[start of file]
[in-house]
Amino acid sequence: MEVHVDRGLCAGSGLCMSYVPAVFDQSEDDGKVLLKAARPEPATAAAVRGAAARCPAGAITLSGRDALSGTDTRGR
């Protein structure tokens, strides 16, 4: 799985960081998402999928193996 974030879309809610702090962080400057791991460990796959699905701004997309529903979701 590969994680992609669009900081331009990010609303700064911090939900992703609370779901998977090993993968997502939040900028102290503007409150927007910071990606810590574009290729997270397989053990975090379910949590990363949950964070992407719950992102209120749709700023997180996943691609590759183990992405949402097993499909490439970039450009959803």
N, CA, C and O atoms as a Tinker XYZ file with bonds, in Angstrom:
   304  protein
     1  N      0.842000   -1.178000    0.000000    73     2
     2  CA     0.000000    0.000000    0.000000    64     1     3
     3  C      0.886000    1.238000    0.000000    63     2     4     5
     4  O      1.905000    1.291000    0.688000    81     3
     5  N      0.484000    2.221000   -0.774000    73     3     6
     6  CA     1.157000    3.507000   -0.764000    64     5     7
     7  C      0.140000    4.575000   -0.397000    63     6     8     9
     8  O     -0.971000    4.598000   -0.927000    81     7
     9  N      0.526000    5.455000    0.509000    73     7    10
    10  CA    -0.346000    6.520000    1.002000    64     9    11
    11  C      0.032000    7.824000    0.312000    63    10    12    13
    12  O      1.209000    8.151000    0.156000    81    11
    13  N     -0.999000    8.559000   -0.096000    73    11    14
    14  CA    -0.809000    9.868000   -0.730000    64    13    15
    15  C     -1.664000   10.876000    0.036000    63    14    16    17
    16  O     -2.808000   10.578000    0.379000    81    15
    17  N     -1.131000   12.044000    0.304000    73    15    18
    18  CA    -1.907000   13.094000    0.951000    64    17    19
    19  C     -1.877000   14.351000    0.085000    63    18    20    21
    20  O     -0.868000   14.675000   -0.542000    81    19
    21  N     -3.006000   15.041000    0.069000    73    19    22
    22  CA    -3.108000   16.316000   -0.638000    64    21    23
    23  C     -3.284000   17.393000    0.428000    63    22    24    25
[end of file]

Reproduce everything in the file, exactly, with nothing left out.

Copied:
[in-house]
Amino acid sequence: MEVHVDRGLCAGSGLCMSYVPAVFDQSEDDGKVLLKAARPEPATAAAVRGAAARCPAGAITLSGRDALSGTDTRGR
């Protein structure tokens, strides 16, 4: 799985960081998402999928193996 974030879309809610702090962080400057791991460990796959699905701004997309529903979701 590969994680992609669009900081331009990010609303700064911090939900992703609370779901998977090993993968997502939040900028102290503007409150927007910071990606810590574009290729997270397989053990975090379910949590990363949950964070992407719950992102209120749709700023997180996943691609590759183990992405949402097993499909490439970039450009959803």
N, CA, C and O atoms as a Tinker XYZ file with bonds, in Angstrom:
   304  protein
     1  N      0.842000   -1.178000    0.000000    73     2
     2  CA     0.000000    0.000000    0.000000    64     1     3
     3  C      0.886000    1.238000    0.000000    63     2     4     5
     4  O      1.905000    1.291000    0.688000    81     3
     5  N      0.484000    2.221000   -0.774000    73     3     6
     6  CA     1.157000    3.507000   -0.764000    64     5     7
     7  C      0.140000    4.575000   -0.397000    63     6     8     9
     8  O     -0.971000    4.598000   -0.927000    81     7
     9  N      0.526000    5.455000    0.509000    73     7    10
    10  CA    -0.346000    6.520000    1.002000    64     9    11
    11  C      0.032000    7.824000    0.312000    63    10    12    13
    12  O      1.209000    8.151000    0.156000    81    11
    13  N     -0.999000    8.559000   -0.096000    73    11    14
    14  CA    -0.809000    9.868000   -0.730000    64    13    15
    15  C     -1.664000   10.876000    0.036000    63    14    16    17
    16  O     -2.808000   10.578000    0.379000    81    15
    17  N     -1.131000   12.044000    0.304000    73    15    18
    18  CA    -1.907000   13.094000    0.951000    64    17    19
    19  C     -1.877000   14.351000    0.085000    63    18    20    21
    20  O     -0.868000   14.675000   -0.542000    81    19
    21  N     -3.006000   15.041000    0.069000    73    19    22
    22  CA    -3.108000   16.316000   -0.638000    64    21    23
    23  C     -3.284000   17.393000    0.428000    63    22    24    25